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Make Me a Woman Hardcover – September 28, 2010
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From Publishers Weekly
These beautifully rendered watercolor and pencil collages capture confessional moments from bat mitzvah to the author taking her boyfriend home to West Palm Beach, Fla., to visit her mother. While treading in the autobiographical path of many cartoonists before her, Davis's sweet and well-observed sketch-diary entries and more structured pieces for such magazines as the Tablet deal with growing up as a Jewish woman. Some time is given to fashion and dating, but the focus is mostly on the daily humor of surviving a boring day job and squabbling family. What sets Davis apart, as least as she portrays herself, is her general sanity and good humor. The problems are more Family Circus than Fun Home: a sisterly blowup comes down to the disposition of a doughnut, and a relationship problem involves several half-eaten packages of cheese. An early strip deals with a trip to a fat farm, but even that ends with remarkably little self-loathing. What this collection does show is Davis's evolution from sometimes awkward swirls of penciled diary pages to constantly inventive and very accomplished painted art. It's hard not to find something to identify with or smile at in these pages. (Oct.) (c)
Copyright © Reed Business Information, a division of Reed Elsevier Inc. All rights reserved.
Womanhood is about femininity, but it’s just as much about maturity and marking cultural passages with formal and informal rituals. By collecting years of earlier story arcs and sketch pages in this volume, Davis offers readers access to all the ways in which she has addressed the goal of making herself a woman and being seen as a woman. The lushness and diversity of page types—many full-color, talkative snippets that extend across dozens of panels; some black-and-white single-panel cartoons; and others employing the busy but expressive nonlinear relational perspective Lynda Barry has honed—echo the varied story elements, which include Davis’ Bat Mitzvah, changes in girlhood friendships, dealing with parental pressure (and lack of thereof), dating, moving, and changing careers. While the volume can be read front to back as a memoir, each piece stands independently and as such may be attractive to different audiences. Good browsing for Davis’ cultural peers, their younger sisters, and their parents as well as any readers interested in the complexity of contemporary womanhood. --Francisca Goldsmith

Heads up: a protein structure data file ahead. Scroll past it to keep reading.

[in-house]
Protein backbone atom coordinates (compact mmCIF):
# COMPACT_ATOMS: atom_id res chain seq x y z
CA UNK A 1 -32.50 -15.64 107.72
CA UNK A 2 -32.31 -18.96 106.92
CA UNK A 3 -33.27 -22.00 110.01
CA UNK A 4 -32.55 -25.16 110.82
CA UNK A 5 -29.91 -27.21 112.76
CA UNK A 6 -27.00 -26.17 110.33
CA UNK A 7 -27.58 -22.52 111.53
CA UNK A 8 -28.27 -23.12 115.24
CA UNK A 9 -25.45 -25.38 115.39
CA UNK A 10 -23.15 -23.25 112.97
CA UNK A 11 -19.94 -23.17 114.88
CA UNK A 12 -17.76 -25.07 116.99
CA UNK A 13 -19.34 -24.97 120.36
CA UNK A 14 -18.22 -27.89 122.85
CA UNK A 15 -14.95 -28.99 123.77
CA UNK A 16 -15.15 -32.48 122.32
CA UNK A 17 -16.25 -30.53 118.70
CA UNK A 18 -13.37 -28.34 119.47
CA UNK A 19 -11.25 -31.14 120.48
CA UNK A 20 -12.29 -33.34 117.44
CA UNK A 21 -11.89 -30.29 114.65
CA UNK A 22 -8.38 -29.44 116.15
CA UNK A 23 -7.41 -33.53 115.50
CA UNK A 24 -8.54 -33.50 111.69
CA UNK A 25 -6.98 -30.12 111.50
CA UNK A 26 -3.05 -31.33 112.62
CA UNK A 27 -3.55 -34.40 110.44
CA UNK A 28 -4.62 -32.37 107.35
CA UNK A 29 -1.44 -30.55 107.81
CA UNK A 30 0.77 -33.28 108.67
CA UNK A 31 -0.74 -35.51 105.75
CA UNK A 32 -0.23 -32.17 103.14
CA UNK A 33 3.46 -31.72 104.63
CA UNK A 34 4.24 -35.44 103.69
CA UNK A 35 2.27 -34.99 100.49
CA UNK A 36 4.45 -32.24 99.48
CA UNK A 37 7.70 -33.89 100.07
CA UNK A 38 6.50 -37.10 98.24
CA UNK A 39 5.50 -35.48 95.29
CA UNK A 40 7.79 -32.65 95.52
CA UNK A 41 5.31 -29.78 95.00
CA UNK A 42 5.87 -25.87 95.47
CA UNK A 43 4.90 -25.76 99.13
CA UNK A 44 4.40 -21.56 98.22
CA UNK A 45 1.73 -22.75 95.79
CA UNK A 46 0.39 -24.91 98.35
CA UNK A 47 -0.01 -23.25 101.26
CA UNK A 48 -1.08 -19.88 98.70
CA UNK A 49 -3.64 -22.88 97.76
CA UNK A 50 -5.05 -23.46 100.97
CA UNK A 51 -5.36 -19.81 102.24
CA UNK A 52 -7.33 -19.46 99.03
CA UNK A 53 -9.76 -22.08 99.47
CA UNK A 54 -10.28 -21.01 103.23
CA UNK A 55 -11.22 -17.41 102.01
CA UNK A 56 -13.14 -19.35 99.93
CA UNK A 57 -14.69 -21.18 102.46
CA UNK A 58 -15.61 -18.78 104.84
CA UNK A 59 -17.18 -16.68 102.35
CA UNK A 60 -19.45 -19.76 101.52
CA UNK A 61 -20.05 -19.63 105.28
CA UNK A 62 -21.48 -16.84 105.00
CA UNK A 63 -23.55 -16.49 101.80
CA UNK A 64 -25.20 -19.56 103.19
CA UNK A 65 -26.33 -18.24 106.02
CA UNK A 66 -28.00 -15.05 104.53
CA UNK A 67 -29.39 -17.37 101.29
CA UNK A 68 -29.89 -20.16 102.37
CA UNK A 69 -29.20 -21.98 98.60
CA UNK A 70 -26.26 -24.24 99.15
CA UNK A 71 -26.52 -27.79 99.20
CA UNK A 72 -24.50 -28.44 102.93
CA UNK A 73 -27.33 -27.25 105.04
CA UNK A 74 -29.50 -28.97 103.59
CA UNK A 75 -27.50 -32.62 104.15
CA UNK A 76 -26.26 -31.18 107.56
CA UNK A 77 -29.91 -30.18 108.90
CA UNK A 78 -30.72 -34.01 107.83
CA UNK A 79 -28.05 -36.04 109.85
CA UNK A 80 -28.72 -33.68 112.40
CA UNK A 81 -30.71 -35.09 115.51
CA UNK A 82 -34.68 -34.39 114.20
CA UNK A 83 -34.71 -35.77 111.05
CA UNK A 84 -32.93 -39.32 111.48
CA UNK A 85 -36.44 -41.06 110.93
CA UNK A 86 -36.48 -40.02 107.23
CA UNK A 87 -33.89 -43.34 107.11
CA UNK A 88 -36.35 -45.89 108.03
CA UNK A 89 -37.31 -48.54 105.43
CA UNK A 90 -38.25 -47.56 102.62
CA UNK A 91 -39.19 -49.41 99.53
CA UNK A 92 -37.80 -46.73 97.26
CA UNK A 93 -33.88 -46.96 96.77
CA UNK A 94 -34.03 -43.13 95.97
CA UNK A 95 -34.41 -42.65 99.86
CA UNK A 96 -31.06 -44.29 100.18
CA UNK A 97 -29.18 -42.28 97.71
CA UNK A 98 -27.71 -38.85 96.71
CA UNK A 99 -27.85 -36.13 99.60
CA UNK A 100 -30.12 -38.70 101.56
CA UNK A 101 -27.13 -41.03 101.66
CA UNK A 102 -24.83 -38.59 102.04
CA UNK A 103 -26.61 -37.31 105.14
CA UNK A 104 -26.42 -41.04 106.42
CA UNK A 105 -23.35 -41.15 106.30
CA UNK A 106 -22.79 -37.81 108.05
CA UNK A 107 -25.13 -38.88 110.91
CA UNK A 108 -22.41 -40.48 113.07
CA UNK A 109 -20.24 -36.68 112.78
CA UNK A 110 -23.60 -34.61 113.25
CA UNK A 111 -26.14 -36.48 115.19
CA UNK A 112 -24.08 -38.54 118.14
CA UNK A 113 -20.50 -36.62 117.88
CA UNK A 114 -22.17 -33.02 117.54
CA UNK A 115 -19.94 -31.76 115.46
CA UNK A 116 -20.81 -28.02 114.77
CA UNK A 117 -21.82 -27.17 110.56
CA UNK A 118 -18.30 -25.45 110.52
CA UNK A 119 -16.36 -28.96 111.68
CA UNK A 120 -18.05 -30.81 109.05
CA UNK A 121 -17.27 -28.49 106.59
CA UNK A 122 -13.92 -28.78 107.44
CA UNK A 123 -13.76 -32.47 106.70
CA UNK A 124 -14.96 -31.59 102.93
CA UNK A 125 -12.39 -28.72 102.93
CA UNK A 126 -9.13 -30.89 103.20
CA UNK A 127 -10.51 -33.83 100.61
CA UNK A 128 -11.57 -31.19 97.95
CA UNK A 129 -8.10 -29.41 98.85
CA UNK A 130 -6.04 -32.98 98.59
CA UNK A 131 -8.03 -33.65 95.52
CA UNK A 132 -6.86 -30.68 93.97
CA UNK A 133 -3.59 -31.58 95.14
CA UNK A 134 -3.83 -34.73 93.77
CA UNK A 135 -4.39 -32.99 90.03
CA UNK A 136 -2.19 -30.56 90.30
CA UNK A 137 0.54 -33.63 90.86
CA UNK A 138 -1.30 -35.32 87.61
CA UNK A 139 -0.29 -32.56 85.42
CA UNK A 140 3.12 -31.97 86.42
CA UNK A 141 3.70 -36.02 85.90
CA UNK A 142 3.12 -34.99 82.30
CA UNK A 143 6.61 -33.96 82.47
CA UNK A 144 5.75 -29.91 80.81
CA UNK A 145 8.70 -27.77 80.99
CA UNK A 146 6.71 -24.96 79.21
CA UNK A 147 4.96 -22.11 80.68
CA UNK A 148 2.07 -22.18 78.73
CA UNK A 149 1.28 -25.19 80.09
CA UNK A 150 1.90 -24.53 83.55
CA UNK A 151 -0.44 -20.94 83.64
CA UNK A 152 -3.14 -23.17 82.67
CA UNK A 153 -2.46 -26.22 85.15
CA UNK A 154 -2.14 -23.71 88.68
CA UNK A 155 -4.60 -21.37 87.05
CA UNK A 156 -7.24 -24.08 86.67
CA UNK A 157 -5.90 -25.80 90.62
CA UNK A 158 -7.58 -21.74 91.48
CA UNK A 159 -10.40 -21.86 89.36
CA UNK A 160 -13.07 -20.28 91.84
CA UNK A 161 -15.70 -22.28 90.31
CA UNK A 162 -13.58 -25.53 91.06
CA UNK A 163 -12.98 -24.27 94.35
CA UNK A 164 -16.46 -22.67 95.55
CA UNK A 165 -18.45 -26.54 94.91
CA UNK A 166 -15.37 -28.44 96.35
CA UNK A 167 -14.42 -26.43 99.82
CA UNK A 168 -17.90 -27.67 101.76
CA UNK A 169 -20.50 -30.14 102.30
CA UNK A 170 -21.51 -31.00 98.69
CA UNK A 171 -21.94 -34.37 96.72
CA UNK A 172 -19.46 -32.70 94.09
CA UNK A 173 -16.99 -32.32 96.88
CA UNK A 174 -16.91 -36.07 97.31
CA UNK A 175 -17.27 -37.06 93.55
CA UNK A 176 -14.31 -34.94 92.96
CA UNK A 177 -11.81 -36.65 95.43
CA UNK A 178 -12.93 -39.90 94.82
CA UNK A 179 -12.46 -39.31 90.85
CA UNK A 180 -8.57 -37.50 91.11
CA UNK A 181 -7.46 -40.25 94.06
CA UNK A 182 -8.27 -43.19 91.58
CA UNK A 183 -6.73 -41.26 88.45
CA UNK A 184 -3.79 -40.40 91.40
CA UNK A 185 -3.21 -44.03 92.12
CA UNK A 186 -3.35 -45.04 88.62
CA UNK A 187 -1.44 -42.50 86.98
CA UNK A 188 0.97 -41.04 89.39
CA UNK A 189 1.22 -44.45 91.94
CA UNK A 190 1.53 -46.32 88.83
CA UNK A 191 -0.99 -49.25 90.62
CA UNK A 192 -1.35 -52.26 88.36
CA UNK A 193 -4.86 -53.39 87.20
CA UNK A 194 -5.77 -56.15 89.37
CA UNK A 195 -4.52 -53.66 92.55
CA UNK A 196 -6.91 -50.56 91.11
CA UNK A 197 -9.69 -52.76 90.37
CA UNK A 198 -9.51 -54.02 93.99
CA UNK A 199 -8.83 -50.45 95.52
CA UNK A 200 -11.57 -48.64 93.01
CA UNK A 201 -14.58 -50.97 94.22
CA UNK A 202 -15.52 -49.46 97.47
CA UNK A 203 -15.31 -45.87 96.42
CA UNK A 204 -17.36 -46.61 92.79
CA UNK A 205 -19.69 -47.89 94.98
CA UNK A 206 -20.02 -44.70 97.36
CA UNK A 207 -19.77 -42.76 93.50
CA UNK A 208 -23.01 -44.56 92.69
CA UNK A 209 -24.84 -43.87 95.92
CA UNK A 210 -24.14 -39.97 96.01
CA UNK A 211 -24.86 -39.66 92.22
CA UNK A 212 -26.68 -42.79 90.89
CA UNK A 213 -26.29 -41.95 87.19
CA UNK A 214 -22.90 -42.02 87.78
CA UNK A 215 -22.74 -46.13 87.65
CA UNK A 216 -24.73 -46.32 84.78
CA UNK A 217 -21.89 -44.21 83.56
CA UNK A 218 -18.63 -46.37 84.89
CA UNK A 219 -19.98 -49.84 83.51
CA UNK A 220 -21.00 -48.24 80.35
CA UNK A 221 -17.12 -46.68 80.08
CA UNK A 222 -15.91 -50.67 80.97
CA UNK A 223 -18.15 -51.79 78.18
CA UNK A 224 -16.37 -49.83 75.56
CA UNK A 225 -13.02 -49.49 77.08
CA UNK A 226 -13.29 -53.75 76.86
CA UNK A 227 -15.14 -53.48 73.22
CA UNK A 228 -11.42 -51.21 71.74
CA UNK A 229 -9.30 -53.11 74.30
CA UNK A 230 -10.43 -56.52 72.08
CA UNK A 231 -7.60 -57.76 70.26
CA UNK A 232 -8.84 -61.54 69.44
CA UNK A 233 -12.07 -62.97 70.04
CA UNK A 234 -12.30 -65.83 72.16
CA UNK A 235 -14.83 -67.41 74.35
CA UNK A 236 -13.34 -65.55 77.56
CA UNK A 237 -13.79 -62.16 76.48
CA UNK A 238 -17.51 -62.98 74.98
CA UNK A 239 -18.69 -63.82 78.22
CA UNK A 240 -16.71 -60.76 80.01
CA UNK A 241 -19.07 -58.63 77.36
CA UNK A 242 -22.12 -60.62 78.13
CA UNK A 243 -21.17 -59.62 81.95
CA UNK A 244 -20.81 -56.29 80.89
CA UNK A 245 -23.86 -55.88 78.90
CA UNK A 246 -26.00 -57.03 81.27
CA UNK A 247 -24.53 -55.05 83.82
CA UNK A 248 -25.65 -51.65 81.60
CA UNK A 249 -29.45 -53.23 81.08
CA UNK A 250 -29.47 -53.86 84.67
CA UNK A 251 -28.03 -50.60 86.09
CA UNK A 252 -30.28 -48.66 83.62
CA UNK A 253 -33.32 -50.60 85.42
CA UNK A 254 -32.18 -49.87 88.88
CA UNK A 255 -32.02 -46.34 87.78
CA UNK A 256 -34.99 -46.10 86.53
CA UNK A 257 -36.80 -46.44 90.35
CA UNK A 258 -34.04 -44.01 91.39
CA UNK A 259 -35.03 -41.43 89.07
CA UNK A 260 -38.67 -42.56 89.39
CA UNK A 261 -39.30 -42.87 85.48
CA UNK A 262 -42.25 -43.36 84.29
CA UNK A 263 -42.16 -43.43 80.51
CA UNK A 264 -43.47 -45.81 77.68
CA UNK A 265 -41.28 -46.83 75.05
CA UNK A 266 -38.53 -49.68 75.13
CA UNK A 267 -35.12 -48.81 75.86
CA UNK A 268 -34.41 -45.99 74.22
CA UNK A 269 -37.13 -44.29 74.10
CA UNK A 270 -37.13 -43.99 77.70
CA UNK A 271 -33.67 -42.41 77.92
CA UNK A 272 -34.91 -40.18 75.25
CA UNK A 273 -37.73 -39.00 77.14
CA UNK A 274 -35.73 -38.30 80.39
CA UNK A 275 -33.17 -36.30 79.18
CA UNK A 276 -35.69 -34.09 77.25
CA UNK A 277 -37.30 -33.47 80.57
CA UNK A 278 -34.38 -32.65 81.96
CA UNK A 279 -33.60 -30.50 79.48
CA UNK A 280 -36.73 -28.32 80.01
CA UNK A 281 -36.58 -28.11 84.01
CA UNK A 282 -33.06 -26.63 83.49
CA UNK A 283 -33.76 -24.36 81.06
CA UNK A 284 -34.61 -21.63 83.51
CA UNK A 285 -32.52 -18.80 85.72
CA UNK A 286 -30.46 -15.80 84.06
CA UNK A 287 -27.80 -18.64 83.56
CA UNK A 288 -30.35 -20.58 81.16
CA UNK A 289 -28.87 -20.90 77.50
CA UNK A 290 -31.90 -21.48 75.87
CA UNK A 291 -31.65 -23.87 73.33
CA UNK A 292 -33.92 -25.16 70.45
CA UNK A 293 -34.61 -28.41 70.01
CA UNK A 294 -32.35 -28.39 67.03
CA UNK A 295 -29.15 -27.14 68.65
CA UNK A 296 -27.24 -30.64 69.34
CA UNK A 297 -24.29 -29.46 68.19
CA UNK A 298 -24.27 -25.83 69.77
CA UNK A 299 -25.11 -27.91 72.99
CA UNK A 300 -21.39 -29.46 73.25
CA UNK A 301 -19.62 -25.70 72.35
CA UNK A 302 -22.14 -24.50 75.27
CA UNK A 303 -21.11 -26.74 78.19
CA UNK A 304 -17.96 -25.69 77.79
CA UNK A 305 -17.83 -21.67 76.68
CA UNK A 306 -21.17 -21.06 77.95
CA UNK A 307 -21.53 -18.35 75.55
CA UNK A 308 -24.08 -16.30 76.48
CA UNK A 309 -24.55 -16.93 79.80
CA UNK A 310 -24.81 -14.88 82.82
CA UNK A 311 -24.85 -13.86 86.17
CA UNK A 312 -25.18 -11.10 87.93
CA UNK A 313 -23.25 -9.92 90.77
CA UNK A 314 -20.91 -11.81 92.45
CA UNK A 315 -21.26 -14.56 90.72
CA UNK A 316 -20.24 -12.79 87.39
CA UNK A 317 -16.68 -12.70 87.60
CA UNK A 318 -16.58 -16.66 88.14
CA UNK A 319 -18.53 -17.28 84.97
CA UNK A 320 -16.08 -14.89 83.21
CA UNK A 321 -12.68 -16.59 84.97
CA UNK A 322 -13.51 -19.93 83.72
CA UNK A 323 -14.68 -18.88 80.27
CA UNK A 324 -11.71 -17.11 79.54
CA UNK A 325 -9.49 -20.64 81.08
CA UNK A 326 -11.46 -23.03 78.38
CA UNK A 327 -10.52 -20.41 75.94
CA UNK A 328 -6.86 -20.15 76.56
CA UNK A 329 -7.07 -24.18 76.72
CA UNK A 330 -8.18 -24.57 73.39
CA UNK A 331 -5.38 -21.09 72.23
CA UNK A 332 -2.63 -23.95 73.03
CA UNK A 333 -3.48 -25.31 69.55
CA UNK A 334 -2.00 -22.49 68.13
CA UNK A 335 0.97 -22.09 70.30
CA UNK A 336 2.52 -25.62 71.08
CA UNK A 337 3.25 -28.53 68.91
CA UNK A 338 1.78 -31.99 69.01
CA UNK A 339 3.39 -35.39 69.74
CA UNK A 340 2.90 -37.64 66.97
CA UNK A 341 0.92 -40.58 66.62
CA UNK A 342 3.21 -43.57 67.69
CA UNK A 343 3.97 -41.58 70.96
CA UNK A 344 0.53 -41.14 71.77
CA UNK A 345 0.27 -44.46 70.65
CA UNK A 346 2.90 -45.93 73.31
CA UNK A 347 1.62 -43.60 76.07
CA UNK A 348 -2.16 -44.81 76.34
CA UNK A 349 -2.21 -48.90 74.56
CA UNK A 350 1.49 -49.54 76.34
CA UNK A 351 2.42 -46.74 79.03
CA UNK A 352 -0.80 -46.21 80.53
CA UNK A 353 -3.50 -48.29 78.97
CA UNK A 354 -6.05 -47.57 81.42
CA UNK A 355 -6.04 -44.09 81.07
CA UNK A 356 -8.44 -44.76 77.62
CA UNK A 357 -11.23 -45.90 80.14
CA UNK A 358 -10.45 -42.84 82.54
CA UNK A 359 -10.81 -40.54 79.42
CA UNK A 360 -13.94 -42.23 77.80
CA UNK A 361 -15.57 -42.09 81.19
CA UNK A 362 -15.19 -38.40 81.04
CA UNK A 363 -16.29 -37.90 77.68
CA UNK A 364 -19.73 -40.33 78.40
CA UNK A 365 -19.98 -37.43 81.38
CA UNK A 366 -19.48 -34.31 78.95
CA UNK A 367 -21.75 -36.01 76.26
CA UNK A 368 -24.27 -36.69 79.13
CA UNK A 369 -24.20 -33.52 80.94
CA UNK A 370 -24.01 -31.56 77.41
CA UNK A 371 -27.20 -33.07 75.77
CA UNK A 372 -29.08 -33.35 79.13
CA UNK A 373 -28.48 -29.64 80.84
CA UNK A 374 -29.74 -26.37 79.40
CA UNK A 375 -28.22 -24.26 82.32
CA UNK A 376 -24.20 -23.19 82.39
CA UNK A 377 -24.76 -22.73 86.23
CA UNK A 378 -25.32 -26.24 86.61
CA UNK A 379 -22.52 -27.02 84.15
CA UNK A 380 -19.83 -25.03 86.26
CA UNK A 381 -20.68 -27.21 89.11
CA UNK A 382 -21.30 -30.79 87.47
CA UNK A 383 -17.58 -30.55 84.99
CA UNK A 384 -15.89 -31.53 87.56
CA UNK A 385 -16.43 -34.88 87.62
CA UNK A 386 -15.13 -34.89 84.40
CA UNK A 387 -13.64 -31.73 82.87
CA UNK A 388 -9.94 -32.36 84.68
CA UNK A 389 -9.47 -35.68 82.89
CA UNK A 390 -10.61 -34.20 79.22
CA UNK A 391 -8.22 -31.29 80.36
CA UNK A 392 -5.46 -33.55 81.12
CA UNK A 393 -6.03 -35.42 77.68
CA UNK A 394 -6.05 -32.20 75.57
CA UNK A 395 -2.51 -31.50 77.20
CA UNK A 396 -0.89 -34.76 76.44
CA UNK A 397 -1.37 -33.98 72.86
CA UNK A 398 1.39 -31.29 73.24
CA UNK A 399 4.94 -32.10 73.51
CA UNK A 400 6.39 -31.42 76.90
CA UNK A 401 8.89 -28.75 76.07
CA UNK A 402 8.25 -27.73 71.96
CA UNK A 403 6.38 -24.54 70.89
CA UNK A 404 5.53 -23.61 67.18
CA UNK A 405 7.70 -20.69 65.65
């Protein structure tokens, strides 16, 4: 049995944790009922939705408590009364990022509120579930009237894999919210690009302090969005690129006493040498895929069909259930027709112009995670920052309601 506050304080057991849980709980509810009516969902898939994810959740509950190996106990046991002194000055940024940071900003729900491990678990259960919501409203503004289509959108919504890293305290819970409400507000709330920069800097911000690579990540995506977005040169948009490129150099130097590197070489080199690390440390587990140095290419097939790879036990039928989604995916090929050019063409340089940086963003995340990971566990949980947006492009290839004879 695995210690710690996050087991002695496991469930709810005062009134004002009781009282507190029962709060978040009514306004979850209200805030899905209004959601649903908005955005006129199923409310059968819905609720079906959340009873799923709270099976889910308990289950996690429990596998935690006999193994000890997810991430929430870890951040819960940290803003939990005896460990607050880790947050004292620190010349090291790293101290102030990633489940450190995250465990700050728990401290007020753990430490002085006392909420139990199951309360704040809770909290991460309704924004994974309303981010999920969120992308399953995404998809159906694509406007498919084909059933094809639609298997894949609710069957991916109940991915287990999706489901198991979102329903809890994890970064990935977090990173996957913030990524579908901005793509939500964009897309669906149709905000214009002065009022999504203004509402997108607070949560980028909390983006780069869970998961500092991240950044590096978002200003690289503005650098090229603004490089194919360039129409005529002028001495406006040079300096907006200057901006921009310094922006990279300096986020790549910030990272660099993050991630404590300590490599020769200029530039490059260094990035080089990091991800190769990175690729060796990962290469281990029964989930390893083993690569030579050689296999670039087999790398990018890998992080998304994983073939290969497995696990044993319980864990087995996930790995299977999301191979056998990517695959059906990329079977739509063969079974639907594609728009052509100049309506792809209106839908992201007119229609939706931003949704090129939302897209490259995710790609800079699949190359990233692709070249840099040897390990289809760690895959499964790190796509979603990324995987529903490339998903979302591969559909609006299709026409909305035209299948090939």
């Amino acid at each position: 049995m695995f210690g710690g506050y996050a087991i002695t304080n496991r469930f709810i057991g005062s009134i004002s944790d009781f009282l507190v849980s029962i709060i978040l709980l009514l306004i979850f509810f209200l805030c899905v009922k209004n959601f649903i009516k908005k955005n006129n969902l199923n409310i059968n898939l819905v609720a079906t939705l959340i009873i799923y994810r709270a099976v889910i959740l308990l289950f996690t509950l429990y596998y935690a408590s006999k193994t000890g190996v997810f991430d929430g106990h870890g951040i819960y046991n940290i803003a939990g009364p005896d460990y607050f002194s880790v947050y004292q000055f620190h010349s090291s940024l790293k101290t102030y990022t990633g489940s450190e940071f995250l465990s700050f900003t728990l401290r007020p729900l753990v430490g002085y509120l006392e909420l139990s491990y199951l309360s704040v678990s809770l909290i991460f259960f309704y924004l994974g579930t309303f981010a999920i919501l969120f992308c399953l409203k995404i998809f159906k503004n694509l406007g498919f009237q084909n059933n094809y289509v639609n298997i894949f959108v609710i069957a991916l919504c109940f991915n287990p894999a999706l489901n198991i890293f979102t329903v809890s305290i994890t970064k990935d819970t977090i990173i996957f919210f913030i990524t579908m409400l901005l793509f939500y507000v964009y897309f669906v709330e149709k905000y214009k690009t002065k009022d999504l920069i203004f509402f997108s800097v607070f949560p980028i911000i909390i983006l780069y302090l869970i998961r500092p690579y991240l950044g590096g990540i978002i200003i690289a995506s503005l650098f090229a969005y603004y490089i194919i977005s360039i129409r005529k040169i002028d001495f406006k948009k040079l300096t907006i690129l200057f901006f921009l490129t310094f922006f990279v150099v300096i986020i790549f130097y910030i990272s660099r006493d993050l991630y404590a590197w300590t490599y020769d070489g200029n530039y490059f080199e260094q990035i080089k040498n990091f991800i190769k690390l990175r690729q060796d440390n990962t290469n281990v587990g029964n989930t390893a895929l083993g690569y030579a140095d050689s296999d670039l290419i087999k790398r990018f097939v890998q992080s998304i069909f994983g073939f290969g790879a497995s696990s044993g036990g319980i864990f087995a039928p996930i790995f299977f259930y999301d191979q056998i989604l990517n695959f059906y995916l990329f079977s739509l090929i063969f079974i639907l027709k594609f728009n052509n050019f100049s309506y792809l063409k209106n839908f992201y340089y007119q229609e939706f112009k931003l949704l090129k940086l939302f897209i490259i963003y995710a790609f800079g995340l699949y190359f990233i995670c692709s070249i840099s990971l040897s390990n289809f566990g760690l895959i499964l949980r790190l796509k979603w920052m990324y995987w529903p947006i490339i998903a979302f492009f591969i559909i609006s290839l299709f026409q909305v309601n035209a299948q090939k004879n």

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I first read these comics online, and the only new additions in the book are little black and white sketches, about a page or half a page long. They stand as a microcosm of the rest of book: they don't really DO anything. They're mostly cute jokes, or random thoughts. I can say the same thing about the individual comics that are collected in the book (which are usually about 2 pages long), in that there is not enough action and they are ultimately unsatisfying. Hence they are only 2 pages long: there is nothing cohesive that could sustain the stories if they kept going. I believe, however, that Davis could have done this, and I think she is quite talented. The threads about her non-Jewish boyfriend might have been extended.
The jokes are funny, and it is slightly interesting to see Davis's "slice of life" or whatever, since it is similar to mine, and I like the difference her gender brings... but I just felt like I needed something more substantial. Therefore, I recommend reading it online or getting it from a library.
I also recommend Adrian Tomine's excellent graphic novels (likeShortcomings) , issued by the same publisher. As for contemporary Jewish novels, Steve Stern and Nicole Krauss certainly deliver.